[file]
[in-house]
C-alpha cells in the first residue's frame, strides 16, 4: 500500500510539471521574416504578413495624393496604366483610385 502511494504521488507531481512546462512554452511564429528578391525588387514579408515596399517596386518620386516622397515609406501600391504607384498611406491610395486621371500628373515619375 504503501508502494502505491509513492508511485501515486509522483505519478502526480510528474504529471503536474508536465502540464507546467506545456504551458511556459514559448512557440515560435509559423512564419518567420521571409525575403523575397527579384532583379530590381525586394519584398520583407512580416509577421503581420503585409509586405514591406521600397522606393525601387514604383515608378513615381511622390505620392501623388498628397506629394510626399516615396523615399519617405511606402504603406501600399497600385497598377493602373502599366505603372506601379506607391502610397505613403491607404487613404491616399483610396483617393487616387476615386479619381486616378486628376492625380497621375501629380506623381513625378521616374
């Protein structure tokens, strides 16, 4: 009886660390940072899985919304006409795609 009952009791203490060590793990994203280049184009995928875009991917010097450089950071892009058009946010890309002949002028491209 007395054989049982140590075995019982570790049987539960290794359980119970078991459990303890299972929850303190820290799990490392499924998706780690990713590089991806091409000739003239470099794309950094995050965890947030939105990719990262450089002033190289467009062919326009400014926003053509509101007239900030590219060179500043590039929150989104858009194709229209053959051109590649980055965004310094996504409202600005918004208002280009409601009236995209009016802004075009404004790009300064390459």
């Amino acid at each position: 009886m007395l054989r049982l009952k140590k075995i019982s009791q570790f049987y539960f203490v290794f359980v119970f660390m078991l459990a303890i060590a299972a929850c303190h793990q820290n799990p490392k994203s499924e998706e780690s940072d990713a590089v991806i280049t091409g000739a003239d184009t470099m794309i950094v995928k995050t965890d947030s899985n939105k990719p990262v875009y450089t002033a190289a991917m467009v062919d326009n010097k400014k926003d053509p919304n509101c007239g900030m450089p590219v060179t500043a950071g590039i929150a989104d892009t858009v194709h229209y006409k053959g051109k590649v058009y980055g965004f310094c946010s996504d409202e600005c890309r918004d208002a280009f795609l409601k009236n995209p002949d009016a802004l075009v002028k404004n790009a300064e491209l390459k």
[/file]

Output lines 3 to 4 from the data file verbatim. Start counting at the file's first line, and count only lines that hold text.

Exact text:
């Protein structure tokens, strides 16, 4: 009886660390940072899985919304006409795609 009952009791203490060590793990994203280049184009995928875009991917010097450089950071892009058009946010890309002949002028491209 007395054989049982140590075995019982570790049987539960290794359980119970078991459990303890299972929850303190820290799990490392499924998706780690990713590089991806091409000739003239470099794309950094995050965890947030939105990719990262450089002033190289467009062919326009400014926003053509509101007239900030590219060179500043590039929150989104858009194709229209053959051109590649980055965004310094996504409202600005918004208002280009409601009236995209009016802004075009404004790009300064390459």
């Amino acid at each position: 009886m007395l054989r049982l009952k140590k075995i019982s009791q570790f049987y539960f203490v290794f359980v119970f660390m078991l459990a303890i060590a299972a929850c303190h793990q820290n799990p490392k994203s499924e998706e780690s940072d990713a590089v991806i280049t091409g000739a003239d184009t470099m794309i950094v995928k995050t965890d947030s899985n939105k990719p990262v875009y450089t002033a190289a991917m467009v062919d326009n010097k400014k926003d053509p919304n509101c007239g900030m450089p590219v060179t500043a950071g590039i929150a989104d892009t858009v194709h229209y006409k053959g051109k590649v058009y980055g965004f310094c946010s996504d409202e600005c890309r918004d208002a280009f795609l409601k009236n995209p002949d009016a802004l075009v002028k404004n790009a300064e491209l390459k």